The UCT English Language Centre email account receives a lot of enquiries every day. Mostly, people enquire about our English classes in Cape Town, and then we receive a lot of emails about our teacher training course. But, every so often we also receive enquiries from people looking to make the most of their time in Cape Town after their English courses at UCT by giving back to the people/animals, or helping out in any way they can. Philanthropy!
ELC recently had a visit from Jonathan, the founder and owner of Volunteering Cape Town. He took the time to explain his company to us and the services he offers people looking to volunteer in Cape Town. We liked Jonathan because we could see his passion for what he is doing and his genuine interest in wanting to help his community, and to allow others to join him on his mission to make a difference in the lives of others (both humans and animals). He explains more about the area in which his company operates in (Hout Bay), the types of NGOs active in this area and the many different things on offer for international guests.
“A Different Way
The town of Hout Bay (“Wood Bay”) is situated in a valley 20km south of Cape Town on the Atlantic Seaboard of the Cape Peninsula. There are only three ways in and out of the valley. The fact that it is geographically set apart from the rest of the city has caused its residents to refer to their valley as the “Republic of Hout Bay”. If you enter from the Constantia Nek side you will be greeted by a sign that welcomes you to the said republic. Visitors can even get a “passport” that entitles them to various specials and discounts in the town. The two other entrances to the bay: Chapman’s Peak Drive, and Victoria Drive, both wind their way alongside the shore of the Atlantic Ocean and are amongst the most stunning strips of road to be seen in the whole of South Africa. Hout Bayans don’t mind coming home. The rest of the population don’t mind coming in. Most don’t like leaving.
Hout Bay can, in many ways, be seen as a microcosm of South Africa. Although very much integrated as a community, the residential areas are still as separate from each other as they were in the bad old days of Apartheid. The three main ethnic groups, those of European decent, those of African descent, and those of mixed race live in different areas of the valley. The African descendants live in what is effectively a slum, or “township” where living conditions are poor and most of the population live close to the breadline. Here, disease, alcoholism and malnutrition are some of the most pressing problems. Those of mixed race descent, who are traditionally a fishing community, live in the shadow of Hangberg mountain, above the working harbour. The major challenges here are drugs and gangsterism. The community of European descendants consists mainly of middle class white South Africans and wealthy Europeans who own opulent holiday houses here.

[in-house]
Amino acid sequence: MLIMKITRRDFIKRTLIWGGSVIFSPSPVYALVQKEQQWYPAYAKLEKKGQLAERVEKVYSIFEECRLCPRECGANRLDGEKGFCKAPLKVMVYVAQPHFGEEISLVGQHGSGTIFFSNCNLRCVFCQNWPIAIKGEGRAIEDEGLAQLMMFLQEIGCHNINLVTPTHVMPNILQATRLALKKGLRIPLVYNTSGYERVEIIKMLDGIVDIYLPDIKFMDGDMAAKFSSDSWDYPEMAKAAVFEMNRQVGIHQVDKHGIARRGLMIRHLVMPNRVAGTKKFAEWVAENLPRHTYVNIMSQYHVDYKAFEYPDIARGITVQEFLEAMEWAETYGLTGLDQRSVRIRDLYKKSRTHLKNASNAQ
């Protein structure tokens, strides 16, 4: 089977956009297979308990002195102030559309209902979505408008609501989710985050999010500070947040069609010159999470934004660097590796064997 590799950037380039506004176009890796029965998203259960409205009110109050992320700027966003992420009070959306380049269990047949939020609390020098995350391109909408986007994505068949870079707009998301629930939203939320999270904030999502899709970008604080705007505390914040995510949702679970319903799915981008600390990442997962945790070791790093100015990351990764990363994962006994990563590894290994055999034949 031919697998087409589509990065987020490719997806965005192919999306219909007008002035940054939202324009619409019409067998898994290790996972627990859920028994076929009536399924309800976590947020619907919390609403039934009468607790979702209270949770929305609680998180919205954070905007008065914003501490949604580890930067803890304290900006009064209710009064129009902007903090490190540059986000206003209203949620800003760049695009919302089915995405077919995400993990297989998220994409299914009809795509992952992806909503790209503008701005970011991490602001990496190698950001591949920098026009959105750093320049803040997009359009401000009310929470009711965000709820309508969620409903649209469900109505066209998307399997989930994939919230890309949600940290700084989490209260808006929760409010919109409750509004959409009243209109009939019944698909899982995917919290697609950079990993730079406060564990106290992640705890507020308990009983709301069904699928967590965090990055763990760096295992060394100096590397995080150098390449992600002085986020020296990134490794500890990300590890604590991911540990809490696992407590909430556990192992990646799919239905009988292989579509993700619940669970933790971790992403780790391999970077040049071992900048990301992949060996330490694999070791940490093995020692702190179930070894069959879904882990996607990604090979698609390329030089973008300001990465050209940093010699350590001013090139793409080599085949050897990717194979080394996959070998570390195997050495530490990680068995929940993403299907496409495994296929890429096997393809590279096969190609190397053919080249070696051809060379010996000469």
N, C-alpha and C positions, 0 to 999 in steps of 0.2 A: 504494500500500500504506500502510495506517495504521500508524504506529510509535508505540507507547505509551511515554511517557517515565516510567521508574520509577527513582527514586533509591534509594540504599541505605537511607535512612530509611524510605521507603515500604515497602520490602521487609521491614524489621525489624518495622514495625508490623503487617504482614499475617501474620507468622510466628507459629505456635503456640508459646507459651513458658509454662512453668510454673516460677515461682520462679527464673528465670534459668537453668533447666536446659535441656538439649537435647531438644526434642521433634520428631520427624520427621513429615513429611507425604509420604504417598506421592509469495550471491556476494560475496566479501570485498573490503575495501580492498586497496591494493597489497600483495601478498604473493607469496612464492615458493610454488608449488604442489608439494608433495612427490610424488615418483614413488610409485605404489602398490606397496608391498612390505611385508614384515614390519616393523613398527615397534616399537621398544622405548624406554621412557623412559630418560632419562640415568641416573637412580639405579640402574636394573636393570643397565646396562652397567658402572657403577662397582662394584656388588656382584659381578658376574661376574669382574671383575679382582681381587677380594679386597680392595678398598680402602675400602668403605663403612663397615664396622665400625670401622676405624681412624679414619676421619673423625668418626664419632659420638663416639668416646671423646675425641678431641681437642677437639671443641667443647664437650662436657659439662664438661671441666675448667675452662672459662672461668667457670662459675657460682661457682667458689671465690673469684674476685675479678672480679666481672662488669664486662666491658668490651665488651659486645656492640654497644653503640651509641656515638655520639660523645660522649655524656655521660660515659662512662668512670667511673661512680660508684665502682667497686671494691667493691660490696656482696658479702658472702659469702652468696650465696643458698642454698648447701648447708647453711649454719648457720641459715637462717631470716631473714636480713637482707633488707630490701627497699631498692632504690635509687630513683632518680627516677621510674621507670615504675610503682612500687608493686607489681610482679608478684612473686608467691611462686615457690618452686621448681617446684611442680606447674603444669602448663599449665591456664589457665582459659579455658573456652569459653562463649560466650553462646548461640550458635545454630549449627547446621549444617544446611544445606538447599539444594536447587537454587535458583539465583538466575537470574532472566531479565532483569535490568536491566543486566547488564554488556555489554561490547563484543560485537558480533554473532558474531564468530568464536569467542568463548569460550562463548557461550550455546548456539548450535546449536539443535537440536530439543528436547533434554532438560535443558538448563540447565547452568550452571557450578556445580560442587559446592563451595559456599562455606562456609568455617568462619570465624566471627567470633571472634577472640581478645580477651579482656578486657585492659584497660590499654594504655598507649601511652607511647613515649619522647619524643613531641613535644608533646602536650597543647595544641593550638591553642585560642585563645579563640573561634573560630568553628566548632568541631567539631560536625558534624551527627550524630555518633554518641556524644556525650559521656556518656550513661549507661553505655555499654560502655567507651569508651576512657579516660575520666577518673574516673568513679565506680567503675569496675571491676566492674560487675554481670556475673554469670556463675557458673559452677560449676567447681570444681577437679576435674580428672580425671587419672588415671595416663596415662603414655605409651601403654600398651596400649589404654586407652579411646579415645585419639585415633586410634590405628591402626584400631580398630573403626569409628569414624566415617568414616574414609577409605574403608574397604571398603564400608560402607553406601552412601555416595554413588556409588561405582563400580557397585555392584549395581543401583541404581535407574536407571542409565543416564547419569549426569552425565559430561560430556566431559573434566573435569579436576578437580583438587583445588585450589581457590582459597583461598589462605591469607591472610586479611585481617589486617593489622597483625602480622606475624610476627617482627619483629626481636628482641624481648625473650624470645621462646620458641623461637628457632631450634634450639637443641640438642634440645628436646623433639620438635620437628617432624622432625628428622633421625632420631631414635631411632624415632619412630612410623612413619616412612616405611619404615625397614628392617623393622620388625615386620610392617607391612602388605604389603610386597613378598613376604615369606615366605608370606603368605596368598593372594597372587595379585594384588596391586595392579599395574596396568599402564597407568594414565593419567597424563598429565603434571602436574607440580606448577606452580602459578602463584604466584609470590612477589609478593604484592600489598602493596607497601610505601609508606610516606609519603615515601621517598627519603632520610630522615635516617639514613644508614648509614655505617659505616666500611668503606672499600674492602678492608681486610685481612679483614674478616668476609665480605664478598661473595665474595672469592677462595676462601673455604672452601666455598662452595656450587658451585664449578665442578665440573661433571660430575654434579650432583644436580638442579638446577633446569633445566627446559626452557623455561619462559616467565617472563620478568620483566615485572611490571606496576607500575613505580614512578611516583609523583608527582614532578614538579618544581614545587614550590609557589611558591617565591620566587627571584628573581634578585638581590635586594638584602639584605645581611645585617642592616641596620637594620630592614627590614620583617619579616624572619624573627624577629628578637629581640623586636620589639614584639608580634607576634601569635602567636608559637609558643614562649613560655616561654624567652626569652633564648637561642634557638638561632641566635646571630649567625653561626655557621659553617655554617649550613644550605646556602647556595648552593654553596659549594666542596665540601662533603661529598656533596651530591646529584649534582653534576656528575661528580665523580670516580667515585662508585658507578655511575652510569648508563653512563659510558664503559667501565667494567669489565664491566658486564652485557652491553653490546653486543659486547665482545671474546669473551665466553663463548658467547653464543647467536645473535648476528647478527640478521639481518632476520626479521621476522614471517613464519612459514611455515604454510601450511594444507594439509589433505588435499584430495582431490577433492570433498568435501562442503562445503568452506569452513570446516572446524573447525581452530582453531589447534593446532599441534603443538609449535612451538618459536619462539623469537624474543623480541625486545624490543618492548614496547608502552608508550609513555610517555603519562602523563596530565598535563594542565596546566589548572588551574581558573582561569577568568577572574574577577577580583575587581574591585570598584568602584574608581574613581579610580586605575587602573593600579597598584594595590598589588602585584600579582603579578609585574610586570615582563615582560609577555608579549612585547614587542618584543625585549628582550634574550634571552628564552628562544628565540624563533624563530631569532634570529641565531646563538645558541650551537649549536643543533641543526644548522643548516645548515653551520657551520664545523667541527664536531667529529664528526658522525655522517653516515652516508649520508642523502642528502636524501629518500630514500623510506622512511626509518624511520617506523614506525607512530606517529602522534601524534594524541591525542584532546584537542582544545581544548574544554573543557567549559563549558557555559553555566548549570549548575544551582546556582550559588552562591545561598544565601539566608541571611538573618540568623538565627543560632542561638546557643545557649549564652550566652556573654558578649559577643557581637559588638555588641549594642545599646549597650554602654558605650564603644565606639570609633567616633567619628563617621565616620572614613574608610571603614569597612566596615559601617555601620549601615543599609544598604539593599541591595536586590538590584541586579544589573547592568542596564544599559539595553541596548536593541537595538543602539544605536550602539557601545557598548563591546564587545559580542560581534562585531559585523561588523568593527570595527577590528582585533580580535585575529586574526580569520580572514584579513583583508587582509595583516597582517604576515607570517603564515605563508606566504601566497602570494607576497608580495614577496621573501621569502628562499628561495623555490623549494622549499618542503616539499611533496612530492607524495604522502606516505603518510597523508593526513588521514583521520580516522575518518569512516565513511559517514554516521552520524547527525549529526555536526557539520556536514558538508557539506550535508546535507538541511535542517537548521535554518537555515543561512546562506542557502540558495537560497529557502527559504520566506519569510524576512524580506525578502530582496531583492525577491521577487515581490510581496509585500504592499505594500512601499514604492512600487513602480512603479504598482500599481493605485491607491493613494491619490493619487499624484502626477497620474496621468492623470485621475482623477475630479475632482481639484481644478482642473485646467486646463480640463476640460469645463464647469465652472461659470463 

The disadvantaged communities of Hout Bay are in desperate need of help. There is hope though, in the form of the some 80 NGOs in the valley. These range from fire and ambulance services, to after school daycare facilities for disadvantaged kids to community projects that aim to empower communities by facilitating the making of arts and crafts. There are also projects for domestic animals as well one which aims to protect the natural environment. Foreign volunteers from all over the world play a large part in supporting some of these community projects. Travellers from Brazil, Australia, the UK and Germany all choose to come and help out in Hout Bay. They come principally to volunteer at these projects, but also to partake of the many and varied tourist activities on offer. These include Blue Flag beaches, walks through forests on the way up to the famed Table Mountain, beach horse rides, one of the most popular markets in Cape Town and many world class hotels. There is so much to do here, the topic requires a new sentence: boat rides, snorkelling with seals, a wine route, a canopy tour, Africa’s largest wildlife sanctuary, surfing, fishing boat charters, a museum and even a wine route which includes South Africa’s oldest wine farm.
Tourists who opt to visit Hout Bay as volunteers have the best of both worlds. They experience the sense of self-worth that comes from giving, whilst at the same time partaking of all that Hout Bay and Cape Town have to offer. This modern kind of volunteering tourism has a name: voluntourism. It’s a growing industry amongst, not only millennials, but most other age groups as well. One organization that facilitates these volunteering holidays is ‘Volunteering Cape Town’. “